Norfolk Wildlife Trust: Appeal to buy heathland

Roydon Common
Image caption Heathland occurs on dry sandy or wet peaty soils and is characterised by a range of dwarf-shrub types like heather and gorse

An appeal has been launched to raise more than £500,000 to safeguard the future of rare heathland in Norfolk.

The Norfolk Wildlife Trust (NWT) needs to raise the money to buy 95 acres (38 hectares) of land next to Roydon Common near King's Lynn.

Warden Bill Boyd said: "The land is a crucial buffer to one of Roydon's rarest and most fragile habitats".

The land has been secured at auction but the trust needs to raise £530,000 by March to conclude the purchase.

Chief executive Brendan Joyce said: "NWT faced stiff competition to buy the land and we now urgently need to raise the funds to complete the purchase.

"Our teams are working to raise funds from grants but we need support from local people.

"I am appealing to everyone in Norfolk to help us to ensure protection for rare heathland wildlife and habitat."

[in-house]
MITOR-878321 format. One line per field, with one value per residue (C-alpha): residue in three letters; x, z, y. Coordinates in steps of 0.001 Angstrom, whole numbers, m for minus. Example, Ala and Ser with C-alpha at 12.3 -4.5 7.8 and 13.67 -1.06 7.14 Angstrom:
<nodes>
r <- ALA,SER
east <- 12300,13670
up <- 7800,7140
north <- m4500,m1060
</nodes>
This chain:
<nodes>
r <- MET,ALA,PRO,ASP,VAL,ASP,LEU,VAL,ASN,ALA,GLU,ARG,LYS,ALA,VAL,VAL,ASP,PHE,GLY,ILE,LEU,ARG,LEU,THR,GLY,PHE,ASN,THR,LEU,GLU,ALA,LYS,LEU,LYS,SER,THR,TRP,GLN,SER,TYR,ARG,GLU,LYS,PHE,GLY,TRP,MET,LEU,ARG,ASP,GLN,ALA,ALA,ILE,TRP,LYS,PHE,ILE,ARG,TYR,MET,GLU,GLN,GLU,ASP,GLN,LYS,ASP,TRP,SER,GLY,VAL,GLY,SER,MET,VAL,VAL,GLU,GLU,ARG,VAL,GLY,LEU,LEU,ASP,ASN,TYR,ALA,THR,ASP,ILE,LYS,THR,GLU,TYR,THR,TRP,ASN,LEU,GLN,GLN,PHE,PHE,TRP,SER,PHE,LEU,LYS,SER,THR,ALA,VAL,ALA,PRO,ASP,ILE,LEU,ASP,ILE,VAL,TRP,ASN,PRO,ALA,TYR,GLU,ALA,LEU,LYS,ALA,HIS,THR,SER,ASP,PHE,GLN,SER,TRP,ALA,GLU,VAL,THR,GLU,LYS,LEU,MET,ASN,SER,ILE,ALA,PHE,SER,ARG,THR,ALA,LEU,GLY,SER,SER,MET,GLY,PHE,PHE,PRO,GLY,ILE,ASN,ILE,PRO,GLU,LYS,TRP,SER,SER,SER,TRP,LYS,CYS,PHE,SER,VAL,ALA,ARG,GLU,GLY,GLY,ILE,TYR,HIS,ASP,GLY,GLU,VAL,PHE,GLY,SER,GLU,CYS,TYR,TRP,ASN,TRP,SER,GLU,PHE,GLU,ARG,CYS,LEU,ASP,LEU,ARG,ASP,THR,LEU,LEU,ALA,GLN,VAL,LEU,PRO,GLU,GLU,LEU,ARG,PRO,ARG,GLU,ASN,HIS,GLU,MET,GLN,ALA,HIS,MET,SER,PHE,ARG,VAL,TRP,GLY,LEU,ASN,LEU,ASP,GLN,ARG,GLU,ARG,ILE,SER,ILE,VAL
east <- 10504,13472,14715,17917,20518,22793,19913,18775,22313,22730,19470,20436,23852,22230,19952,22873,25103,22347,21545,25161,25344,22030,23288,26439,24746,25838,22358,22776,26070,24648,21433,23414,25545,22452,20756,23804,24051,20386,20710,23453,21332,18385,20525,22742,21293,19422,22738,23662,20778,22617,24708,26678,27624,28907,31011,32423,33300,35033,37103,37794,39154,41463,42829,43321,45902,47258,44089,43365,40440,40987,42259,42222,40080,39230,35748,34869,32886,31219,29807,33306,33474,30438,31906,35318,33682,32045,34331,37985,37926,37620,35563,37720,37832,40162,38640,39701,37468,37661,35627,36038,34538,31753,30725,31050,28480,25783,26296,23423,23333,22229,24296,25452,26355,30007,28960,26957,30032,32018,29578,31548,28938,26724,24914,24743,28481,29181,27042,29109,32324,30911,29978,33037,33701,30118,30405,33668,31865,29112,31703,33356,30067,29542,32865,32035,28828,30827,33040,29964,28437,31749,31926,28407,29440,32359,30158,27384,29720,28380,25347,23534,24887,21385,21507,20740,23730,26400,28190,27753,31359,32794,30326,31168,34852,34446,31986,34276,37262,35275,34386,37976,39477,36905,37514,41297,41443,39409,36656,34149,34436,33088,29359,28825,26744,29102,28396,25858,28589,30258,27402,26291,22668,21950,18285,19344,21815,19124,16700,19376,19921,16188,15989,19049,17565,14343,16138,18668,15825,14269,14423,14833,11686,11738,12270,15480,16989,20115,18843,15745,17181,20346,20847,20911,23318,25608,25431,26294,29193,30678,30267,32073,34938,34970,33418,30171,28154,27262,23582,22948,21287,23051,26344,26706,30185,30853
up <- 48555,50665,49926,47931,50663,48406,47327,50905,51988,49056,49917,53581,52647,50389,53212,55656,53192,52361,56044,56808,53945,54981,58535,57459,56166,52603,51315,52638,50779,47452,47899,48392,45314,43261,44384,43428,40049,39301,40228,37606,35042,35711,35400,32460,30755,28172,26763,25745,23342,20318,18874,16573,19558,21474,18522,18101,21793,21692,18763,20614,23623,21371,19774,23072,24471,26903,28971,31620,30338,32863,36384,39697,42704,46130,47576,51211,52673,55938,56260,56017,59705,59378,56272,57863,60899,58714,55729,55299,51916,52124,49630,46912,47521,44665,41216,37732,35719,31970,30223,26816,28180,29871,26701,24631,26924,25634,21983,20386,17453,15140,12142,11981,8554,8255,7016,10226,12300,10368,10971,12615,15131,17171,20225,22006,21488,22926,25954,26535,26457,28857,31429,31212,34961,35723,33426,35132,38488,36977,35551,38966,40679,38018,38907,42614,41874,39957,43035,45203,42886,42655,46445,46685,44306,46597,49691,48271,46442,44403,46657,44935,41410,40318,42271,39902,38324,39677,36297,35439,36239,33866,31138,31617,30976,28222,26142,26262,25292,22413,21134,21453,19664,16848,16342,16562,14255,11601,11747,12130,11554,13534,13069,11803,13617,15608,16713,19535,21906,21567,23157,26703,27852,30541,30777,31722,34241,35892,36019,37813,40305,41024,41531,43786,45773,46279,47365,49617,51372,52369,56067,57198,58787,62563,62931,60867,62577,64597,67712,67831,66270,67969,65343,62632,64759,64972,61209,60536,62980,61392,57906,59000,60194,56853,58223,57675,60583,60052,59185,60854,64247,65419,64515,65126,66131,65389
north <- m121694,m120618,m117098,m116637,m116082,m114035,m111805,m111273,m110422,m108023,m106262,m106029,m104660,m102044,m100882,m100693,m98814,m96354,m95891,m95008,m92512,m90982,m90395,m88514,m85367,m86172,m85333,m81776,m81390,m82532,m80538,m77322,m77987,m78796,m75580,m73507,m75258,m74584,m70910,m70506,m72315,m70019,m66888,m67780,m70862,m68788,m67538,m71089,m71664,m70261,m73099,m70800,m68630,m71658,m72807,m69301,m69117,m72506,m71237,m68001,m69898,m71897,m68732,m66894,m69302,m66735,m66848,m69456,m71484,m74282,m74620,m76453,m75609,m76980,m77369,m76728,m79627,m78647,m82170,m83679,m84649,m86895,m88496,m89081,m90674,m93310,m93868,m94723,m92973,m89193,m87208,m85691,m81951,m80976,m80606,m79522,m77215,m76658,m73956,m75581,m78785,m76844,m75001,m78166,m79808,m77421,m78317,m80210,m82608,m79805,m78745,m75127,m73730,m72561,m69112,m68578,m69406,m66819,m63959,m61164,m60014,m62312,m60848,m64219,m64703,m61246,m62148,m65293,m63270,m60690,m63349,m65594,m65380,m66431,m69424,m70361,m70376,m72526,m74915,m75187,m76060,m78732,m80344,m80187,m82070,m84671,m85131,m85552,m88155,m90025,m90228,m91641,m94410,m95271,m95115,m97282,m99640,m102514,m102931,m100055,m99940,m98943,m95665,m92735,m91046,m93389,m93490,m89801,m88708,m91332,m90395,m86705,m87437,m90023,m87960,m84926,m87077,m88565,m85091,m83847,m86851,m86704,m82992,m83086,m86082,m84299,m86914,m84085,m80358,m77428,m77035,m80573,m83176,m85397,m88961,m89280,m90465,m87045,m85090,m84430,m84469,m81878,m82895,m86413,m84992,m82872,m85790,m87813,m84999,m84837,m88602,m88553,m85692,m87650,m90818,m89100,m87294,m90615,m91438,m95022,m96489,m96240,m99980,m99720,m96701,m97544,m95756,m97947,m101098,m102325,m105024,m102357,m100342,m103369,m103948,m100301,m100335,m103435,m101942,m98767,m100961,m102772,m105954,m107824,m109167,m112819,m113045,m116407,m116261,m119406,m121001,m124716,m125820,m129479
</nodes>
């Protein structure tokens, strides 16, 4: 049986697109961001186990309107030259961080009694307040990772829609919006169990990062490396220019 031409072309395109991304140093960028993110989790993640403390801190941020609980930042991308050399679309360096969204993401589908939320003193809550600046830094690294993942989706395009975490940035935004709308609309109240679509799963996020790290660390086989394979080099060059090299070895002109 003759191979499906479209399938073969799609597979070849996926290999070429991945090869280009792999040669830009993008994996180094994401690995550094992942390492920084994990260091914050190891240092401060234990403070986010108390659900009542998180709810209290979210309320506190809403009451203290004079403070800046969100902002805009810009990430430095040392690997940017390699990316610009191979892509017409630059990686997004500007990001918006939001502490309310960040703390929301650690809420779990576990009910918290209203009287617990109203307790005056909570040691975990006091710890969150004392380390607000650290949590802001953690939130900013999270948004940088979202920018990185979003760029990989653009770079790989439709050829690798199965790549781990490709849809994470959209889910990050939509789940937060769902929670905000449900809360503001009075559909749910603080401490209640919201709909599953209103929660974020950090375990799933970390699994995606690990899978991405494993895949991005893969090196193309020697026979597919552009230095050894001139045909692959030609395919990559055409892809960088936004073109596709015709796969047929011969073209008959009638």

The UK contains about 20% of Europe's lowland heath. In Norfolk more than 80% of the county's heathland has disappeared since the 19th Century.

NWT Roydon Common is the largest surviving open heath in west Norfolk.

A highly protected site it is home to some of the county's rarest wildlife including the black darter, a species of dragonfly found at only two sites in East Anglia.

According to Mr Joyce, failing to raise the cash leaves the trust with two choices - to pull out or raid their reserves.

He said: "The land is too important for the first to be an option we want to seriously contemplate, therefore we would resort to the second.

"Inevitably this has a knock on effect. This is funding we will not have for the future and is obviously not a decision we would take lightly."

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